On the constant flux and metamorphosis of art as revealed in fairy tales:

The fairy tale is in a perpetual state of becoming and alteration. To keep to one version or one translation alone is to put a robin redbreast in a cage. If you, the reader, want to tell any of the tales in this book, I hope you will feel free to be no more faithful than you want to be. You are at perfect liberty to invent other details than the ones I’ve passed on on, or invented, here. In fact you’re not only at liberty to do so: you have a positive duty to make the story your own. A fairy tale is not a text.

Before diving into the stories themselves, Pullman offers one final piece of whimsy:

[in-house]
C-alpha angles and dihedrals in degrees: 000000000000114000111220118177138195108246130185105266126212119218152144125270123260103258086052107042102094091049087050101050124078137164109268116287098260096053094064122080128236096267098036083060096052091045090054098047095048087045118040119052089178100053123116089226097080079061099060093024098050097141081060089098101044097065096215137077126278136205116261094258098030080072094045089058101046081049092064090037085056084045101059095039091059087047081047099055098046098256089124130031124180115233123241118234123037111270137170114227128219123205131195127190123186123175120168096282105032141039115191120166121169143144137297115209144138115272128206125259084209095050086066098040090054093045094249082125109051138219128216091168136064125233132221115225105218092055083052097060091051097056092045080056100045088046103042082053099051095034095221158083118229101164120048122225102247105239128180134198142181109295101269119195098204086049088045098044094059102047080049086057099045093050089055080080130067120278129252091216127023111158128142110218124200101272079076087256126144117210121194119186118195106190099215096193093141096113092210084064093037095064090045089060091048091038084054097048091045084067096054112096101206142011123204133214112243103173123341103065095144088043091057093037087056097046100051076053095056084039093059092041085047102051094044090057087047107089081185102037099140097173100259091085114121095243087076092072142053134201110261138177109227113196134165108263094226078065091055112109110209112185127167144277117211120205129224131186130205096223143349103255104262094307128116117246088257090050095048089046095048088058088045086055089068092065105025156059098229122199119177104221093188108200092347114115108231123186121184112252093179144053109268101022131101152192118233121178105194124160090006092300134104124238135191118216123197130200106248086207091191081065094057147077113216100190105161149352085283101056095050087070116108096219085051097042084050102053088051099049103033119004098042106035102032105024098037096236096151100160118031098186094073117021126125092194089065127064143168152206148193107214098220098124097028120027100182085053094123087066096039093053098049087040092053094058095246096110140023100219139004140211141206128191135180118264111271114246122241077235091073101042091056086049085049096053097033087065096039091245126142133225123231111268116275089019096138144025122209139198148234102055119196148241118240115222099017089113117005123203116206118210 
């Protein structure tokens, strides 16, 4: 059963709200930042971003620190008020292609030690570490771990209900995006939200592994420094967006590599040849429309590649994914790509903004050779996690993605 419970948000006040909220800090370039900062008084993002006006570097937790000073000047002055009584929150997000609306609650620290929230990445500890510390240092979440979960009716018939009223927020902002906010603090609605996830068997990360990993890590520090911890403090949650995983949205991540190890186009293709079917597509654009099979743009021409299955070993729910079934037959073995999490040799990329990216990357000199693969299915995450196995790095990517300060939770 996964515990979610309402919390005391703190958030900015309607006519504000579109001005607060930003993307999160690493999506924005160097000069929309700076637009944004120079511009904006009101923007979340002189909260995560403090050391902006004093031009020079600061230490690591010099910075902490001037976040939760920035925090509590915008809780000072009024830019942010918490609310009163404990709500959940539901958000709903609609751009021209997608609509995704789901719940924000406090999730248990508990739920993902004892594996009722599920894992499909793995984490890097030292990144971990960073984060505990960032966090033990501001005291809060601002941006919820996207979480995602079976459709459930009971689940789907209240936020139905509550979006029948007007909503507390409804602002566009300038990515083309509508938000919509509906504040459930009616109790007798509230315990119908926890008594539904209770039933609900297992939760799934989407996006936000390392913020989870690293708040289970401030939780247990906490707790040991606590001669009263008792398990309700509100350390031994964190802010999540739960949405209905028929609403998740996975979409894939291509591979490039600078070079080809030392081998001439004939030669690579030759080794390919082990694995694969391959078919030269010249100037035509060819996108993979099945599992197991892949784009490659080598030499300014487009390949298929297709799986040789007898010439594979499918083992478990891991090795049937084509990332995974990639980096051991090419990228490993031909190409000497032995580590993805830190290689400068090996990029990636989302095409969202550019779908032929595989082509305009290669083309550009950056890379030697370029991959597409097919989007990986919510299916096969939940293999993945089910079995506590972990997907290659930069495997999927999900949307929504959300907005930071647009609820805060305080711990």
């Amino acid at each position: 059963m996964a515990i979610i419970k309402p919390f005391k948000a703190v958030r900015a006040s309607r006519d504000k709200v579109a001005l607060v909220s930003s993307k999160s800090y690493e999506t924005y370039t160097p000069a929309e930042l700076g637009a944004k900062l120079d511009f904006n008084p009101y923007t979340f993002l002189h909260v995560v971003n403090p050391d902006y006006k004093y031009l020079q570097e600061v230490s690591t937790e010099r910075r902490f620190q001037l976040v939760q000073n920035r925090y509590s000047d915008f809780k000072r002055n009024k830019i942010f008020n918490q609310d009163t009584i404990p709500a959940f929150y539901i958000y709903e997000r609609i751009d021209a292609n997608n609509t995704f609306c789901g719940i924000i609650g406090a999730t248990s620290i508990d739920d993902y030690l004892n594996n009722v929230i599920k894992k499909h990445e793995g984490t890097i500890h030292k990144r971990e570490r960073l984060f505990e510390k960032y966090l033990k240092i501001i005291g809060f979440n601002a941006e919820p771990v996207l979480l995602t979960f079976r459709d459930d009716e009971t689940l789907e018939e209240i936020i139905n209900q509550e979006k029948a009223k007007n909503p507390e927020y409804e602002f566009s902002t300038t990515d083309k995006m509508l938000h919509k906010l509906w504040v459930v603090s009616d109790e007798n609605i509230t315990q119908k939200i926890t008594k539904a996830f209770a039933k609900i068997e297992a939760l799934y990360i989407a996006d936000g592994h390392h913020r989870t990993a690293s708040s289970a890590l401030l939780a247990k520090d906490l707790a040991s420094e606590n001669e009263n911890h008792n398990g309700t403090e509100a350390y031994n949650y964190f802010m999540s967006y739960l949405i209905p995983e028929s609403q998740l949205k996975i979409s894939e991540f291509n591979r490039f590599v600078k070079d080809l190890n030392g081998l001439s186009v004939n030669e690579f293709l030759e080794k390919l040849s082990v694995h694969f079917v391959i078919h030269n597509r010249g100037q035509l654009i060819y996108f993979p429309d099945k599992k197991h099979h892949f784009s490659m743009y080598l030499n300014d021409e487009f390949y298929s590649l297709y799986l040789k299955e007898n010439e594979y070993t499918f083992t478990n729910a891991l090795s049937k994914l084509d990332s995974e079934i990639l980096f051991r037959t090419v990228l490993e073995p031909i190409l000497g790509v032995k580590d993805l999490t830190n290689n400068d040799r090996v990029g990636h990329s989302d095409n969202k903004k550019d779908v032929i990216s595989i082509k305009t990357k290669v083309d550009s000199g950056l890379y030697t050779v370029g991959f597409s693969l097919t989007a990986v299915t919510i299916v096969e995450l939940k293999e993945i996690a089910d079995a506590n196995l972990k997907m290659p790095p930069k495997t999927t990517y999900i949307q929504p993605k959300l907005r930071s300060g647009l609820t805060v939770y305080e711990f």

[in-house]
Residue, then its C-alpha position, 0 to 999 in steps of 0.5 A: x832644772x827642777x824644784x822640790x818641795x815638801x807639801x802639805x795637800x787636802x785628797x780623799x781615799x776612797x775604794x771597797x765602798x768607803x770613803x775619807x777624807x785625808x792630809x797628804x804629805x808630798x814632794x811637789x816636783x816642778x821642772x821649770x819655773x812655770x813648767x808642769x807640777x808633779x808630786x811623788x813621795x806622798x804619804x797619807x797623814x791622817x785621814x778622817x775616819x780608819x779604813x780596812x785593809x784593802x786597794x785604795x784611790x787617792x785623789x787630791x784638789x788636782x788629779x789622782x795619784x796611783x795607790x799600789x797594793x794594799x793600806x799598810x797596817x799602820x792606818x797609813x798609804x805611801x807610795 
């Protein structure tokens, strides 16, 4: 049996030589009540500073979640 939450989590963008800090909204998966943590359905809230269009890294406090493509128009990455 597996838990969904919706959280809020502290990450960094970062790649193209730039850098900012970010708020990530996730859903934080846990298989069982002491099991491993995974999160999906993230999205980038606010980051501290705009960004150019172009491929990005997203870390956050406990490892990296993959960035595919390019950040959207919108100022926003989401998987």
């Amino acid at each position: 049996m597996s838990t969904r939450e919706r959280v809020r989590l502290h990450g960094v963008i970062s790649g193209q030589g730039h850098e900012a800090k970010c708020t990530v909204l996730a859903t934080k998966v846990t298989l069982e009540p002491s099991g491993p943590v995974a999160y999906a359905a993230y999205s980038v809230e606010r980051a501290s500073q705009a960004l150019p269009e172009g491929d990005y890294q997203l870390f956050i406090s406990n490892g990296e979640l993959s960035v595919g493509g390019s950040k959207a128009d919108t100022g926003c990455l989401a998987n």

Finally, I’d say to anyone who wants to tell these tales, don’t be afraid to be superstitious. If you have a lucky pen, use it. If you speak with more force and wit when wearing one red sock and one blue one, dress like that. When I’m at work I’m highly superstitious. My own superstition has to do with the voice in which the story comes out. I believe that every story is attended by its own sprite, whose voice we embody when we tell the tale, and that we tell it more successfully if we approach the sprite with a certain degree of respect and courtesy. These sprites are both old and young, male and female, sentimental and cynical, sceptical and credulous, and so on, and what’s more, they’re completely amoral: like the air-spirits who helped Strong Hans escape from the cave, the story-sprites are willing to serve whoever has the ring, whoever is telling the tale. To the accusation that this is nonsense, that all you need to tell a story is a human imagination, I reply, ‘Of course, and this is the way my imagination works.’